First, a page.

Monday, February 15, 2010
The US debates universal health care, China tackles official corruption, Singapore discusses affordable housing, India the Maoist insurgence; the one common thread in all these issues is that society and social contracts are changing rapidly.
All societies are class based, in some societies movement between classes is much easier, and in some it is more difficult. In some countries social classes are defined along the lines of wealth, in others based on political influence, education, race, sex, and in many cases it is a mixture of many of the above.
Most social issues are wrapped in ideological discussions, but the movement for or against change is catalysed when existing social contracts that worked for a long time, start to change rapidly. Social turmoil results when the establishment does not recognize or worse still does not acknowledge the collapse of existing social contracts that preserved the status quo all these years.
In many of the developed nations, one of the primary social contract for decades involved having a strong growing middle class that was offered relatively unfettered access to decent jobs and the ability to generate wealth for those with the ability, skills and inclination to do so. In some of these nations, that social contract between the wealthier segments (job creators like business leaders, industrialists, etc) and the rest is changing dramatically leading to increased unemployment and a diminishing middle class.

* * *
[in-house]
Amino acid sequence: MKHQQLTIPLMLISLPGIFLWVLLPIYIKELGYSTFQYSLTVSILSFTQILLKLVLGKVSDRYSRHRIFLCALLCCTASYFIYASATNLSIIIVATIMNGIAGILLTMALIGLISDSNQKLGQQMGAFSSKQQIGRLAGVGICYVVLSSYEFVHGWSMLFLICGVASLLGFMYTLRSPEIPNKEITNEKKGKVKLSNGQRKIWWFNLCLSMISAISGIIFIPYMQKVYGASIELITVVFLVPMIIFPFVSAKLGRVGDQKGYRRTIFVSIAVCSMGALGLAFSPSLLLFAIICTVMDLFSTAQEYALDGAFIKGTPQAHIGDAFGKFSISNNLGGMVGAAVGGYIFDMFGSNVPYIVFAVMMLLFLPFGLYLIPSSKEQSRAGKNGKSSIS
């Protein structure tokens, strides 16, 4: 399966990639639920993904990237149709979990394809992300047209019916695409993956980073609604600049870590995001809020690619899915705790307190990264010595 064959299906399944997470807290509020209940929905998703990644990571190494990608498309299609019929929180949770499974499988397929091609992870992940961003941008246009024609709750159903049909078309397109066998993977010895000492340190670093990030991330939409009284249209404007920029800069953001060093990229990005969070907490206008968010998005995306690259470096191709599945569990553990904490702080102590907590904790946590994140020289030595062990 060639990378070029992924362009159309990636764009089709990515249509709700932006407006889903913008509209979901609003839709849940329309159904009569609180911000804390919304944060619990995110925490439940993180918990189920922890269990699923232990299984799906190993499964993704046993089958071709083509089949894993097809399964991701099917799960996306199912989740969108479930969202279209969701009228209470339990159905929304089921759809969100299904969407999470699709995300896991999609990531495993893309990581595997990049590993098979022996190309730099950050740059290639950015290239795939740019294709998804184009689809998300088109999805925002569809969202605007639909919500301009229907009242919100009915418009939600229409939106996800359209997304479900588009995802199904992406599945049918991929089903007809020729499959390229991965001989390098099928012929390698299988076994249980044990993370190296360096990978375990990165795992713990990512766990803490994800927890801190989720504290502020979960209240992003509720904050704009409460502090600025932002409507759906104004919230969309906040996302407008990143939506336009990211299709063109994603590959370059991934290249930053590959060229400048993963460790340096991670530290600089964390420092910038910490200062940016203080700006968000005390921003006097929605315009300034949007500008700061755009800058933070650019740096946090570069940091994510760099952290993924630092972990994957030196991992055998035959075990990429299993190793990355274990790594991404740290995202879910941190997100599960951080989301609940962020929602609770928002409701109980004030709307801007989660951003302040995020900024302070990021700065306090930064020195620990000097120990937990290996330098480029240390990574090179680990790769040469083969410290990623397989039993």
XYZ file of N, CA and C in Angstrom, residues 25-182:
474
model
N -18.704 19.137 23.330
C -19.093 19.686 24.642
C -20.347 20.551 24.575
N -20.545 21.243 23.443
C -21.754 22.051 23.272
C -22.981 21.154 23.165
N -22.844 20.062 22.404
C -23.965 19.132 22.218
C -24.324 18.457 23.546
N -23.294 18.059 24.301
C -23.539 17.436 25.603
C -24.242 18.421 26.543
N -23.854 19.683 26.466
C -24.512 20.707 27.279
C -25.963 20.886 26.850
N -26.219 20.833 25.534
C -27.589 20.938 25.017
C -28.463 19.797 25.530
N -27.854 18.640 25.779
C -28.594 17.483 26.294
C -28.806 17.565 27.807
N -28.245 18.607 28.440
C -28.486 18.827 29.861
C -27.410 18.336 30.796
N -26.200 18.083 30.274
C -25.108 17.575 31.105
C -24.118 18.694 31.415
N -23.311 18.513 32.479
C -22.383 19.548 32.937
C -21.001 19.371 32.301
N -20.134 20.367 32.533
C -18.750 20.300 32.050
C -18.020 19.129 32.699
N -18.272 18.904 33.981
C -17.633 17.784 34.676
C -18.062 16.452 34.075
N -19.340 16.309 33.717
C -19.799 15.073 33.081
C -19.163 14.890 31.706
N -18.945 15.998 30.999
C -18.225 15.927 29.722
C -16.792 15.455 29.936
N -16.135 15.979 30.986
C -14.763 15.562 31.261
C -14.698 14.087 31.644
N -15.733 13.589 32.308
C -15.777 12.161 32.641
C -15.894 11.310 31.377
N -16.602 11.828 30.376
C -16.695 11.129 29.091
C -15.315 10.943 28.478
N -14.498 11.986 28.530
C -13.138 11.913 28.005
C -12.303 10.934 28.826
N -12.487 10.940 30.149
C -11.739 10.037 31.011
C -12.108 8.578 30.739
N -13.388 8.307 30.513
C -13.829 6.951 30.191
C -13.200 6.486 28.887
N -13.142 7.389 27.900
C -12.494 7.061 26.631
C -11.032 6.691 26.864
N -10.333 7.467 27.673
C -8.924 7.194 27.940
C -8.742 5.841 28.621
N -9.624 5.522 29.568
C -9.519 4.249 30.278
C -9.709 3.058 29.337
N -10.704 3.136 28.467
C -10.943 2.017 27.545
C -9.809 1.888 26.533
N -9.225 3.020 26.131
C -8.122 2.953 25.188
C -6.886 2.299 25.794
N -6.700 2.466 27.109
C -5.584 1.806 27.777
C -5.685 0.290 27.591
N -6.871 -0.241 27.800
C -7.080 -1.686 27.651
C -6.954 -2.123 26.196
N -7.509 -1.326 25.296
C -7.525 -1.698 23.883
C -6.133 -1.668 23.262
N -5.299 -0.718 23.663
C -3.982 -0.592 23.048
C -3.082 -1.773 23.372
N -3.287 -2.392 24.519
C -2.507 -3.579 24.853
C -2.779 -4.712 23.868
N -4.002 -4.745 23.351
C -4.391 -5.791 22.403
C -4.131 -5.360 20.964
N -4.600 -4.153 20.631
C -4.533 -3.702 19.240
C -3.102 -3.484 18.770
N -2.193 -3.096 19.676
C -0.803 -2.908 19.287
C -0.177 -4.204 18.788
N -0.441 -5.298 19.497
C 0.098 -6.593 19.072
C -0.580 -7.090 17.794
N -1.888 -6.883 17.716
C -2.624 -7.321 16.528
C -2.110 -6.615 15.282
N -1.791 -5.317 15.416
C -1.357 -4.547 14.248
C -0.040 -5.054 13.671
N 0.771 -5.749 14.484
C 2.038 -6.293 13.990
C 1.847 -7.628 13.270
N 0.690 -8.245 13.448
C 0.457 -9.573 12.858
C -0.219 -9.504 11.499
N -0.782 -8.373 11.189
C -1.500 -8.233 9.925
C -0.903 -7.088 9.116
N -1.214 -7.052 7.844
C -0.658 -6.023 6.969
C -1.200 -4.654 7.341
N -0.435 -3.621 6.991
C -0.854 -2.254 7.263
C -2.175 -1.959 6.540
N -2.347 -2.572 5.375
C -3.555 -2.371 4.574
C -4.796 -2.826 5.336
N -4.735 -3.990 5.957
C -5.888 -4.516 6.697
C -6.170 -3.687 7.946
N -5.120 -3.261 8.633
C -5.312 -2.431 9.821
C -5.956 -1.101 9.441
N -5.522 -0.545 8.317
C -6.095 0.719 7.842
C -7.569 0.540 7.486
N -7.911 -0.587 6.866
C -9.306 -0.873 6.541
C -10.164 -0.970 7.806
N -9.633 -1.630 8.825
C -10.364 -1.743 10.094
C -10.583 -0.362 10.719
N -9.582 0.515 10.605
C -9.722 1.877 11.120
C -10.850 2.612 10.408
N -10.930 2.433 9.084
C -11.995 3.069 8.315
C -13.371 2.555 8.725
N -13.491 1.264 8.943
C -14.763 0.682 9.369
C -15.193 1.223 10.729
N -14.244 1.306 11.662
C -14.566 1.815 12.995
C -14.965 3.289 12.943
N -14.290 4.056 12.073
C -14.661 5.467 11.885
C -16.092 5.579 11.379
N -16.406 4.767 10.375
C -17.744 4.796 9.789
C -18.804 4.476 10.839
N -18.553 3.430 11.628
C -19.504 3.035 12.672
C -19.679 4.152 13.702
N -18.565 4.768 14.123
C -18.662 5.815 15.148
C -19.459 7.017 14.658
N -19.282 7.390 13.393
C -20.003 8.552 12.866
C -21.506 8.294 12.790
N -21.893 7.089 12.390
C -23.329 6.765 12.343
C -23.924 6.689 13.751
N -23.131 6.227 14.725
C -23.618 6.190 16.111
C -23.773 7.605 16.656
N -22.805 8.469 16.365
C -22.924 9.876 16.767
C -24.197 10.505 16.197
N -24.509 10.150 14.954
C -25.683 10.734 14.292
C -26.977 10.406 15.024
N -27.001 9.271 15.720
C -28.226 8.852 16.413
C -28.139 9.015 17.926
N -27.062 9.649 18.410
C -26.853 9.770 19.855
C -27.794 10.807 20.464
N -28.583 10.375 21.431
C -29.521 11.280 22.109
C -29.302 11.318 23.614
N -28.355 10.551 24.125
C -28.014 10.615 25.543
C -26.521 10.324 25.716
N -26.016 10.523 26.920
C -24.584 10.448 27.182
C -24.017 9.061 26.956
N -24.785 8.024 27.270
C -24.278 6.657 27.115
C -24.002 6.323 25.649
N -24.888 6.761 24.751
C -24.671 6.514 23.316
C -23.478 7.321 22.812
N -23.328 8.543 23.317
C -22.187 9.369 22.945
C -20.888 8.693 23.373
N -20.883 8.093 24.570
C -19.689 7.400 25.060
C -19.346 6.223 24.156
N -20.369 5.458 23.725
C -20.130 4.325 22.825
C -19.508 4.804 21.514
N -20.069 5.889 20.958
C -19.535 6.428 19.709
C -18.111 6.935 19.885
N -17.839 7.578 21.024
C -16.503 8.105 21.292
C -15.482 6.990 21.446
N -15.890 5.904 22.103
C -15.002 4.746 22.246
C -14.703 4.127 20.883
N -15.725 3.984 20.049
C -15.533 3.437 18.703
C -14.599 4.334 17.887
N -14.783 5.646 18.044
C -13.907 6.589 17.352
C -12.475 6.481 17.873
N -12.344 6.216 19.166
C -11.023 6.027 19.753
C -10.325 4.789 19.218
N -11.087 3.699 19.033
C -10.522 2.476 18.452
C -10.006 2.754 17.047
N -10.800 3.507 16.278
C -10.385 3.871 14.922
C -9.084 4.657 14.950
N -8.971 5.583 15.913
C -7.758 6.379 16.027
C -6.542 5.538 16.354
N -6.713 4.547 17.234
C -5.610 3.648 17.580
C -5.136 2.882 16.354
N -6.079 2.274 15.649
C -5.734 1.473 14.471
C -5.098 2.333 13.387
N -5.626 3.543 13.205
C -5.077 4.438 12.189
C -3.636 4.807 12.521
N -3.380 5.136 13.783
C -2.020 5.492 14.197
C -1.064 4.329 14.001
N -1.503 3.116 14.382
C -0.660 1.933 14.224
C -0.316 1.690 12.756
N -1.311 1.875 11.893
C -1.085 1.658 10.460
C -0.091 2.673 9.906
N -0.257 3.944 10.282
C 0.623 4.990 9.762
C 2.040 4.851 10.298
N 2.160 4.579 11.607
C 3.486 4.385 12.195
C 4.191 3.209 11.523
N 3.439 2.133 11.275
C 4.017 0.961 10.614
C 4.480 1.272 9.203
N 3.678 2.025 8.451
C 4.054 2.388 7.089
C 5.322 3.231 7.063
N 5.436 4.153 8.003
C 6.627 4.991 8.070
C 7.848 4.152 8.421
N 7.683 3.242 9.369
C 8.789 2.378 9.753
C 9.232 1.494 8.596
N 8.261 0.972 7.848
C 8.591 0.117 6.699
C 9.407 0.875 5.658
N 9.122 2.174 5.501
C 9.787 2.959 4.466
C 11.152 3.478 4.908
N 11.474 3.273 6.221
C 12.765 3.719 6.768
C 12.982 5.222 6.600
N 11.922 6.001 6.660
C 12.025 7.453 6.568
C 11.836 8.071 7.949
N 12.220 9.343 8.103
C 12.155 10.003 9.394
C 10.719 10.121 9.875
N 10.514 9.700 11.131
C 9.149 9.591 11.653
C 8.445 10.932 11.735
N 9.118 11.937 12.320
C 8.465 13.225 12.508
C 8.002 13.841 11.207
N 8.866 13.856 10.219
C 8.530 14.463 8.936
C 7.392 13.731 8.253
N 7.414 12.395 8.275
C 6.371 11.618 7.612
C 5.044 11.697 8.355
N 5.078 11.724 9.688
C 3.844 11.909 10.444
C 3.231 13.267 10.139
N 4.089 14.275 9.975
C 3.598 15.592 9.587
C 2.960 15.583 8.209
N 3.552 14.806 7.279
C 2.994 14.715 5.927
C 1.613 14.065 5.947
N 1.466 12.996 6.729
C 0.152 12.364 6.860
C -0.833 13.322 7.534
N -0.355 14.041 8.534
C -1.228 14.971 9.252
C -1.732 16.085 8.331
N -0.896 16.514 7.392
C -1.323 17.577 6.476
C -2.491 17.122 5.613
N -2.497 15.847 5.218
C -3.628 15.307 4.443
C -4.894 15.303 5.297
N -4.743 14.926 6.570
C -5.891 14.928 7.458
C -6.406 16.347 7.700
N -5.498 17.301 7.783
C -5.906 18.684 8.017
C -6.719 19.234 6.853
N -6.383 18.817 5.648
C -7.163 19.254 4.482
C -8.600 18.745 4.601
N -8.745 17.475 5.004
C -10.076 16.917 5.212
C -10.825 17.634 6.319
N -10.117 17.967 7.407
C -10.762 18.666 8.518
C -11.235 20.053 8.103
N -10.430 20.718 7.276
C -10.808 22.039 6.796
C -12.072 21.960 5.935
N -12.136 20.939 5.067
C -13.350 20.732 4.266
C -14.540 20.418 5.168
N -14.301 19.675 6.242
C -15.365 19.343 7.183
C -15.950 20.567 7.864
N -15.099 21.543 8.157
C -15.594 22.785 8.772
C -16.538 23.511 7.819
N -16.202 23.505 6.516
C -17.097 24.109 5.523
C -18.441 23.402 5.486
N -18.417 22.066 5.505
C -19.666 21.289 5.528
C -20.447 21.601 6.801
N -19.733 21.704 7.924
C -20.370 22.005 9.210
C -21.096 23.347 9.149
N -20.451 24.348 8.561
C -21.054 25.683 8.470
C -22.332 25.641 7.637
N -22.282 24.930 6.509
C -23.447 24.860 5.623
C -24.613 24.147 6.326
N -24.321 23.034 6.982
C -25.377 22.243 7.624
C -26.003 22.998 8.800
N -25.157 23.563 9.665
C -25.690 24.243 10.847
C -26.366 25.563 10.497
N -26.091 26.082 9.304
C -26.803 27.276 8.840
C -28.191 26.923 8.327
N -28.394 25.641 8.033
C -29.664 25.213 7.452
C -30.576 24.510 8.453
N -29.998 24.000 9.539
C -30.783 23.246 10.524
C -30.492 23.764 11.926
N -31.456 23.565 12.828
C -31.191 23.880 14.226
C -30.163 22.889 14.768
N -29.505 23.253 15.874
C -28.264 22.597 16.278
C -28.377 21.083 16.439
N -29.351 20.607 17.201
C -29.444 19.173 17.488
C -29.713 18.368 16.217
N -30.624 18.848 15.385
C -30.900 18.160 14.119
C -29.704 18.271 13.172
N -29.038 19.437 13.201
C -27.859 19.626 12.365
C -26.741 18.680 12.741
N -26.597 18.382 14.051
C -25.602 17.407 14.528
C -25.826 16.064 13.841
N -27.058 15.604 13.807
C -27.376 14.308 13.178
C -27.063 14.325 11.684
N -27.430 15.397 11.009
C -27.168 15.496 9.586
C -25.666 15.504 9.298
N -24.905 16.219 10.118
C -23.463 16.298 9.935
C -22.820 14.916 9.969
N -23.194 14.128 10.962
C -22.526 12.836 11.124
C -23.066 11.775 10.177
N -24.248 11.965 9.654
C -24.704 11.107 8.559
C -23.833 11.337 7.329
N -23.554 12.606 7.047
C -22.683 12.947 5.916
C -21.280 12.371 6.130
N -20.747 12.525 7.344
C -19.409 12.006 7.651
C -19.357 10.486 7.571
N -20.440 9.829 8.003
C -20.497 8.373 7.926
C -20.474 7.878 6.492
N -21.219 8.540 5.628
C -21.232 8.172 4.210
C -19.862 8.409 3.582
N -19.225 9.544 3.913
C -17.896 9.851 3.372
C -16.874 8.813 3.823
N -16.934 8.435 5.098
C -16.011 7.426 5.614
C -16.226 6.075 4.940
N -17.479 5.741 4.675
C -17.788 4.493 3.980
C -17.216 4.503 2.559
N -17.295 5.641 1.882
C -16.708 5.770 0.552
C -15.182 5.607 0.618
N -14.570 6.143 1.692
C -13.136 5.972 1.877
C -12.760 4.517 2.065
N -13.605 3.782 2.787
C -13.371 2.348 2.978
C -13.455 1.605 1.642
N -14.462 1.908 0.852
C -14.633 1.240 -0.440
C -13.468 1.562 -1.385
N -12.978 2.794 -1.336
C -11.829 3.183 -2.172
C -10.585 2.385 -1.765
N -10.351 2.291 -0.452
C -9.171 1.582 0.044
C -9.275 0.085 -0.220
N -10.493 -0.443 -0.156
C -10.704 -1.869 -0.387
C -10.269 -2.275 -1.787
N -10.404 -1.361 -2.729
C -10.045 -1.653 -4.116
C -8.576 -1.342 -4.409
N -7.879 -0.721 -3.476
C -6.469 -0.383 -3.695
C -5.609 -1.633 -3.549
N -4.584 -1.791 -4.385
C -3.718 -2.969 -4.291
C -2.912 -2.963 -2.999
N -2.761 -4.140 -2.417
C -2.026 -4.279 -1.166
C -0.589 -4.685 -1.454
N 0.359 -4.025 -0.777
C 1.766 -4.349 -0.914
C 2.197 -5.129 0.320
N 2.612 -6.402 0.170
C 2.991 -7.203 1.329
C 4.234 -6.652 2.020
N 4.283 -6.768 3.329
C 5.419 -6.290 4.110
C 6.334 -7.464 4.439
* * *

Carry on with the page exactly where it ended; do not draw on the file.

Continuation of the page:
In fast developing economies, the social contract of providing opportunity for wealth creation and improvement in quality of life is threatened, by official corruption and land grab. Many societies are seeing dramatic changes in the expectations of their populations. The changes in expectations come from education, desire for wealth, exposure to a wider world and often changing social contracts between the classes.
The cynical part in me wonders if the ideological battles are real or just mechanisms to come to a "favourable" resolution. Of course "favourable "it self can be a hotly debated issue; as-in favourable for whom?
Would it just be easier to "buy peace "; i.e. in order to maintain peace, stability, and the ability to thrive, each of us will have to "buy peace" from the different classes that are at the receiving end of the changes in society. If social stability was based on a premise of a growing middle class; then maybe the cost of self preservation is to pay for some kind of health care for the masses in a stagnating economy with greater than 10% employment. The cost of preservation in a fast developing economy with tremendously polarized wealth distribution and difficulty in movement between social classes may be public subsidy for essential services/goods and strong measures against corruption. Instead of spending precious time and resources on debates, demonstrations, and the like, it may just be more pragmatic and "buy peace".